The death of Singapore elder statesman Lee Kuan Yew (LKY) is notable for its timing from the perspective of the coming 2016 presidential elections in the Philippines. It mirrors a similar timeframe that served as a context for the death of former President Corazon “Cory” Aquino in August 2009, almost exactly a year before the 2010 presidential elections that saw her son, Benigno Simeon ‘BS’ Aquino III ascend to power.
Cory Aquino’s death set the theme of the elections that catapulted her reluctant son to power. Could Lee’s death, just a little more than a year before the 2016 Philippine presidential elections do the same?
While Cory’s death induced a swell of emotionalism in the Philippine electorate that saw a candidates’ platform and strategic vision for the nation take a back seat to hollow demagoguery, what the late Singapore leader stood for could potentially serve as a powerful context to the Philippines’ 2016 chainge in leadership. No words capture LKY’s place in history better than those Prime Minister Lee Hsien Loong reportedly uttered on the occasion of his beloved father’s funeral service Sunday, the 29th March…
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To those who seek Mr. Lee Kuan Yew’s monument, Singaporeans can reply proudly: ‘Look around you.’
For now, Filipinos could only dream of a time in the uncertain future where they could do the same.
To the concept of strategic vision, in stark contrast, current Philippine president BS Aquino only contributes the counting of body bags — his “vision” of what the future holds for the Philippines. He makes war and death the object of a bizarre scare tactic that is a cornerstone of his campaign to get his beleaguered pet project, the proposed Bangsamoro Basic Law passed in Congress. Rather than a rich view of possibilities, Philippine President BS Aquino has only offered “either/or” false dilemmas to his people throughout his term.
You are either with me under the Yellow Ribbon or against the Filipino people.
If there is one sentence that could summarise President BS Aquino’s personal leadership philosophy, that would be it.
In contrast, LKY put forth a Singapore of the future that all Singaporeans could embrace. His was a vision noted for its lucidity — a picture that his people could almost see then and that they now could feel and touch today. Whether Muslim, Hindu, or Christian, every Singaporean could find themselves a place in today’s Singapore as much as their parents could in the Singapore envisioned by LKY as a young prime minister.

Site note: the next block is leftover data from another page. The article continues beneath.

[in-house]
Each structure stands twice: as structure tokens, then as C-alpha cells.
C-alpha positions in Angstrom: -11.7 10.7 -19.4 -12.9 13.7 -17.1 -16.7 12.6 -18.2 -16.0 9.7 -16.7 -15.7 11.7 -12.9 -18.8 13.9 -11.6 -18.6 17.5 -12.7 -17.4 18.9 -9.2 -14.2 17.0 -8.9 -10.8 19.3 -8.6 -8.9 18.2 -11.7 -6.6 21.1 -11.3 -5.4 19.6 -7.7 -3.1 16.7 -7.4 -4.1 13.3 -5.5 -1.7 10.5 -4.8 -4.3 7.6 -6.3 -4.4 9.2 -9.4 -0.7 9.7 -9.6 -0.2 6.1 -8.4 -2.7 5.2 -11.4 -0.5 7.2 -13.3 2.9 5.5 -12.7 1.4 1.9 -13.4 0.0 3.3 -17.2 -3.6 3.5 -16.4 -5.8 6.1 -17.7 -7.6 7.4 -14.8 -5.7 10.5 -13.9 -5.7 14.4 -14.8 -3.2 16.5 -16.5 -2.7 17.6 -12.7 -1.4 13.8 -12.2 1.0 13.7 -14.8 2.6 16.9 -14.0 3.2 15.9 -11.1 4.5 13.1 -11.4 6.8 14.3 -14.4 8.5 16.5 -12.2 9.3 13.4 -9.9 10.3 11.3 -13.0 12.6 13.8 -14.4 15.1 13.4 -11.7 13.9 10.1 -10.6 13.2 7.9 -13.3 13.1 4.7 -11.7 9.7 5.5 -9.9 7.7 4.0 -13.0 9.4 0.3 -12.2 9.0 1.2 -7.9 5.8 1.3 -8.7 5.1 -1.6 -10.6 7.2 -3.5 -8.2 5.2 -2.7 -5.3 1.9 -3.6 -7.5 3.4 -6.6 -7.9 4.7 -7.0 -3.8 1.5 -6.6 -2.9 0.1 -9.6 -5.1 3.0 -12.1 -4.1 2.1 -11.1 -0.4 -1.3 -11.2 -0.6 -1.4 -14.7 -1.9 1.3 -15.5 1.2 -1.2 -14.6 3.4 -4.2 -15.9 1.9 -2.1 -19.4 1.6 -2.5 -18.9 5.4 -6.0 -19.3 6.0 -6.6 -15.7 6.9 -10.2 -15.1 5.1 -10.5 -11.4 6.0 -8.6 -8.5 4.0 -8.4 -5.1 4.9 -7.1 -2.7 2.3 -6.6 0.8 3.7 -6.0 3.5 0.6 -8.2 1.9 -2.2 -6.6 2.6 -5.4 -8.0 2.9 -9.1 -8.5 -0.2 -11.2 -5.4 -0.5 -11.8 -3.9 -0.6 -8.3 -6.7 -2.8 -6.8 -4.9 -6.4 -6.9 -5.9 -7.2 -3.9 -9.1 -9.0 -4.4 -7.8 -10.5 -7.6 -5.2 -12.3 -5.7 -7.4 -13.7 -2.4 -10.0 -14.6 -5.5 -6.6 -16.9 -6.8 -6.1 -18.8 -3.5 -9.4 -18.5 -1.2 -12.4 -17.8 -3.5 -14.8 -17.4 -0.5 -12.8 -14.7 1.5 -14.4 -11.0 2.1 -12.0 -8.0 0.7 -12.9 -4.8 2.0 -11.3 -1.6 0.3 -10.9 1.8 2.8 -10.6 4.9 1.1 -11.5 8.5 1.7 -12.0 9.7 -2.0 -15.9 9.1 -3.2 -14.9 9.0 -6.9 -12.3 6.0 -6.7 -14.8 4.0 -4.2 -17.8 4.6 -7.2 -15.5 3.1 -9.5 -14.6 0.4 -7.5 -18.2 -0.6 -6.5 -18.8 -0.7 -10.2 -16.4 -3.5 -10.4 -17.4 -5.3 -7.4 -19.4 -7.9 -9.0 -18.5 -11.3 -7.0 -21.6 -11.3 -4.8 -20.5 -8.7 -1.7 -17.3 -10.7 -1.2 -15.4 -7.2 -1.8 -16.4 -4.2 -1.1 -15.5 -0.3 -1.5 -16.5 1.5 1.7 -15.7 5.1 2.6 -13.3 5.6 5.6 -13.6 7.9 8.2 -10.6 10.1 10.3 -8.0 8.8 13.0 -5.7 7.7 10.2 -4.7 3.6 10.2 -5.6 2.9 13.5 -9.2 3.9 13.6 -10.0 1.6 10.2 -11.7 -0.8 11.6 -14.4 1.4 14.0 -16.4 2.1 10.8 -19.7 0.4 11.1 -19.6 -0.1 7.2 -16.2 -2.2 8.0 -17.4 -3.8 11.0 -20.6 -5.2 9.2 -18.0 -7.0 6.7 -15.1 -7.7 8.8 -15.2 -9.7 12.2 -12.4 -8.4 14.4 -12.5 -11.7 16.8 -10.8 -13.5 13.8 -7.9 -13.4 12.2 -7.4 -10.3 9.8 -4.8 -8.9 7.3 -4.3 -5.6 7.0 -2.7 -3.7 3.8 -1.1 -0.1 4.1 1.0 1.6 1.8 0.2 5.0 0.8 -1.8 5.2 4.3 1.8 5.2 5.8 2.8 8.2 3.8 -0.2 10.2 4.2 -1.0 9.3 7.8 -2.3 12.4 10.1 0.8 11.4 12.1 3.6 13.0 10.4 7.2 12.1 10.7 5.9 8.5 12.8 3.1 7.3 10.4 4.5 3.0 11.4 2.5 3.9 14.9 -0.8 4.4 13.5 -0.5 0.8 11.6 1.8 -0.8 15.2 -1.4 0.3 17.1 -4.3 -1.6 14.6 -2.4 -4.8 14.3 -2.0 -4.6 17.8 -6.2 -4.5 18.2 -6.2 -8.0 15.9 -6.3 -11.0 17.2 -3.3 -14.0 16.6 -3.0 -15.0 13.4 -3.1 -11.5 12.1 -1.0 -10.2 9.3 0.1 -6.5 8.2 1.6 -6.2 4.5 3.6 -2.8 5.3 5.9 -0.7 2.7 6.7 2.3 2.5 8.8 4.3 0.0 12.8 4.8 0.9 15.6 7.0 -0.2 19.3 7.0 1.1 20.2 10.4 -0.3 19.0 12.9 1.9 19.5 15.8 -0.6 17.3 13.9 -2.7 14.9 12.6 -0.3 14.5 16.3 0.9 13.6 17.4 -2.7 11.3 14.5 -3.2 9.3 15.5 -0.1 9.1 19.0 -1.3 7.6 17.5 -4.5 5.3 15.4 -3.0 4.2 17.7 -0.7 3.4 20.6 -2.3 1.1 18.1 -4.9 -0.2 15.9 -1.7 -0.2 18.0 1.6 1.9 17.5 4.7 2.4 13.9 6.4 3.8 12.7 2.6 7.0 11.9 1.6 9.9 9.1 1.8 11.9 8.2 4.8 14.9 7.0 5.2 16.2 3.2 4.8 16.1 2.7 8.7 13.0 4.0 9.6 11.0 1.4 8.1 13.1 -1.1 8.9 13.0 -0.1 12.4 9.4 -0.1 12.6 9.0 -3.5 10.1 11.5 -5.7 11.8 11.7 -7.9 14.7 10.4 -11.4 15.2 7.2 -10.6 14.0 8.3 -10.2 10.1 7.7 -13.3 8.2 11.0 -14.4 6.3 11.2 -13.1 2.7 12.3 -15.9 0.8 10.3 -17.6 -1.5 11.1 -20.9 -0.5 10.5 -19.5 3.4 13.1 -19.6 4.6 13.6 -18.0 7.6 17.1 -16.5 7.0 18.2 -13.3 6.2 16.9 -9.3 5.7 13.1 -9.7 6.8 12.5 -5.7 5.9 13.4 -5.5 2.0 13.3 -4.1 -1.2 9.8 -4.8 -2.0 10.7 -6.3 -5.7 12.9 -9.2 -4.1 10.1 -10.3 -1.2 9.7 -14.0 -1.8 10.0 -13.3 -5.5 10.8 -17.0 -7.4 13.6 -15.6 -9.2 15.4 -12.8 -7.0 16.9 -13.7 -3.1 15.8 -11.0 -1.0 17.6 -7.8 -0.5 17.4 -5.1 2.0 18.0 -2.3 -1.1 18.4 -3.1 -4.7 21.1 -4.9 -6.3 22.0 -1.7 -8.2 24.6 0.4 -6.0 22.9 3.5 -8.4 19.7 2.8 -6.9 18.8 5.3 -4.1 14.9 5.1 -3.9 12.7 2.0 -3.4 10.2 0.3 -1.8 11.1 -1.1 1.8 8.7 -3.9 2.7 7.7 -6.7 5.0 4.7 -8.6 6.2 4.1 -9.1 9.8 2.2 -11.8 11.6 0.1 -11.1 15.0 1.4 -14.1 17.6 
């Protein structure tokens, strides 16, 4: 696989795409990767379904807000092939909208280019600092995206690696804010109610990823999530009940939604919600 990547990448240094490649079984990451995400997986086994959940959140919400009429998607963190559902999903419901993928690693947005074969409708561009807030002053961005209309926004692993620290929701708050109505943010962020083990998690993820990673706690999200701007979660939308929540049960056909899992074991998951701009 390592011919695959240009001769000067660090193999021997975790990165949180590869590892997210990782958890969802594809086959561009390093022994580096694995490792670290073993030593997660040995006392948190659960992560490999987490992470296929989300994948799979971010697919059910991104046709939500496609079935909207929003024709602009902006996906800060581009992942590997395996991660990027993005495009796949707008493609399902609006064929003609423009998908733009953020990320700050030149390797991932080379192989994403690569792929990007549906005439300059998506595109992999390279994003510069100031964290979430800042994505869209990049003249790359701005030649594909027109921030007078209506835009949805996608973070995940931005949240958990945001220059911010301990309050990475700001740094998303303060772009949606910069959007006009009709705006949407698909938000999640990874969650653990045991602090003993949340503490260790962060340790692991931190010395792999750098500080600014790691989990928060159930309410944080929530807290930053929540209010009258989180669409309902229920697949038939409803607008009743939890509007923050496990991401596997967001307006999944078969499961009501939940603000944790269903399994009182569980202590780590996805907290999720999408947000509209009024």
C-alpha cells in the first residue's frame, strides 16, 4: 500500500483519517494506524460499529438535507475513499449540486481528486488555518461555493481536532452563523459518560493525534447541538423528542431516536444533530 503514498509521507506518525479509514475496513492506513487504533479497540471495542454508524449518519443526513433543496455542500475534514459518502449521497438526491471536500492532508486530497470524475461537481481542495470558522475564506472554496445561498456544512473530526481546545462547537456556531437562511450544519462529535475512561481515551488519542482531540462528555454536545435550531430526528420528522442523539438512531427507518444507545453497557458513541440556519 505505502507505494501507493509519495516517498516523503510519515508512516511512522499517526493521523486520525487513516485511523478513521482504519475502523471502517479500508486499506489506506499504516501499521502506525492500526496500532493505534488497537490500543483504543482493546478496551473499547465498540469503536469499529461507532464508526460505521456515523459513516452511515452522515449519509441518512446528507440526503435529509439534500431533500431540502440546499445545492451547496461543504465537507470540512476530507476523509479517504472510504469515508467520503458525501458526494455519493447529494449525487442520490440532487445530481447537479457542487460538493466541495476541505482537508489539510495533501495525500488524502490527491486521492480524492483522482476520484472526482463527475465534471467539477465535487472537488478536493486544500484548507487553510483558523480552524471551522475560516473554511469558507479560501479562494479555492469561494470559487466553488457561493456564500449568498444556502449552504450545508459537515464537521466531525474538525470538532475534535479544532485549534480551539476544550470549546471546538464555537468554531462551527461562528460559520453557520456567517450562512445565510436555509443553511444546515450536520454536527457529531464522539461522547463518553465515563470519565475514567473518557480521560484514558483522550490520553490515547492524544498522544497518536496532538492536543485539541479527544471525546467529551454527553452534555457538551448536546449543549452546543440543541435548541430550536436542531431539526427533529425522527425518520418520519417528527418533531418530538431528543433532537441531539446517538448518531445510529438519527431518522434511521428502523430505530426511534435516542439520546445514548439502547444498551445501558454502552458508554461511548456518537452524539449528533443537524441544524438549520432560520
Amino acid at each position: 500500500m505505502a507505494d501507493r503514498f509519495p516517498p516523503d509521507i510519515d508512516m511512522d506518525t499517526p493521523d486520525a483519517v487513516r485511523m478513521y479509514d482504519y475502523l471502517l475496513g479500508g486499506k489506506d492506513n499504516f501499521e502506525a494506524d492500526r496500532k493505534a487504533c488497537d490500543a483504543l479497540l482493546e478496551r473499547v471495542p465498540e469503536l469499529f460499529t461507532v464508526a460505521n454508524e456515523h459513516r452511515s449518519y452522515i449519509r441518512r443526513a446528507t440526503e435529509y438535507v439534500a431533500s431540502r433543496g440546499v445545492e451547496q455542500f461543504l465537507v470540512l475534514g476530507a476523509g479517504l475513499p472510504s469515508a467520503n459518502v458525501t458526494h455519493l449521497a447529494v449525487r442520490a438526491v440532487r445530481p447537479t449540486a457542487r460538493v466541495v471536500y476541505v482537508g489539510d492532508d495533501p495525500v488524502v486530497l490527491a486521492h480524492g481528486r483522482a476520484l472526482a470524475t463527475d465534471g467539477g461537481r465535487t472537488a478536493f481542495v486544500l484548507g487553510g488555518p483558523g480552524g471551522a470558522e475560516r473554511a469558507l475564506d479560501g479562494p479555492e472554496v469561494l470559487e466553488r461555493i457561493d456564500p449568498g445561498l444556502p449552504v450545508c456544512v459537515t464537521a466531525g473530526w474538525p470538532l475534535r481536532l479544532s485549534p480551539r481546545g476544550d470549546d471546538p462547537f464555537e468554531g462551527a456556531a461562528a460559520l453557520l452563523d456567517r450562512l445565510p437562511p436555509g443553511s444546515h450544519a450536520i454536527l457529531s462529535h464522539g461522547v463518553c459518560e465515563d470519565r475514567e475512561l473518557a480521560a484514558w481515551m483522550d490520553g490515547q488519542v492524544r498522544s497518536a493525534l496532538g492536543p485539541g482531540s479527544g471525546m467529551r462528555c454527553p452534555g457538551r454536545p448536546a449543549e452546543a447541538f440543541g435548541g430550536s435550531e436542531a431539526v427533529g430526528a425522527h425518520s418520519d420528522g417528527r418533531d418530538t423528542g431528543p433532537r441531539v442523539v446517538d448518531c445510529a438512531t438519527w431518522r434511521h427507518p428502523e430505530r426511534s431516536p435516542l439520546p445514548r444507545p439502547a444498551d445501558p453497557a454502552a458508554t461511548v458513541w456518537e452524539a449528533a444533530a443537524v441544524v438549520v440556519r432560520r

It’s about time Filipinos find themselves a leader like LKY and it is fitting that his death could make him even more relevant today — as the beacon for the Philippines’ future as his person once served Singapore when he was breathing.
It is time Filipinos find a leader who has a vision for the Philippines that packs substance and ambition.
It is not yet too late to junk the old loser philosophies that Filipinos habitually apply to selecting their leaders and representatives in government. The old “lesser evil” and those “people who could do no wrong” simply will no longer cut it in a world that is far more competitive than the one LKY and Singapore’s people faced in the 1950s through the 1970s. Filipinos need a leader who will not pander to the popular sentiment. What is “popular” in the Philippines has long proven to be not consistent with what is good for the country over the longer term. An obssession with popularity has turned Filipinos into a nation of lazy thinkers who could not see further than next week’s teleserye episode.
Indeed as a wise and respected man once said, to appreciate the sort of leader LKY was, Filipinos need to get themselves an unforgiving mirror and grow the balls to look into it.
Are Filipinos ready for a real leader? Or will they go out to the polls in 2016 and vote for the same bozos and crooks again?
Abangan ang susunod na kabanata.
[Photo courtesy Daily Mail UK.]
benign0 is the Webmaster of GetRealPhilippines.com.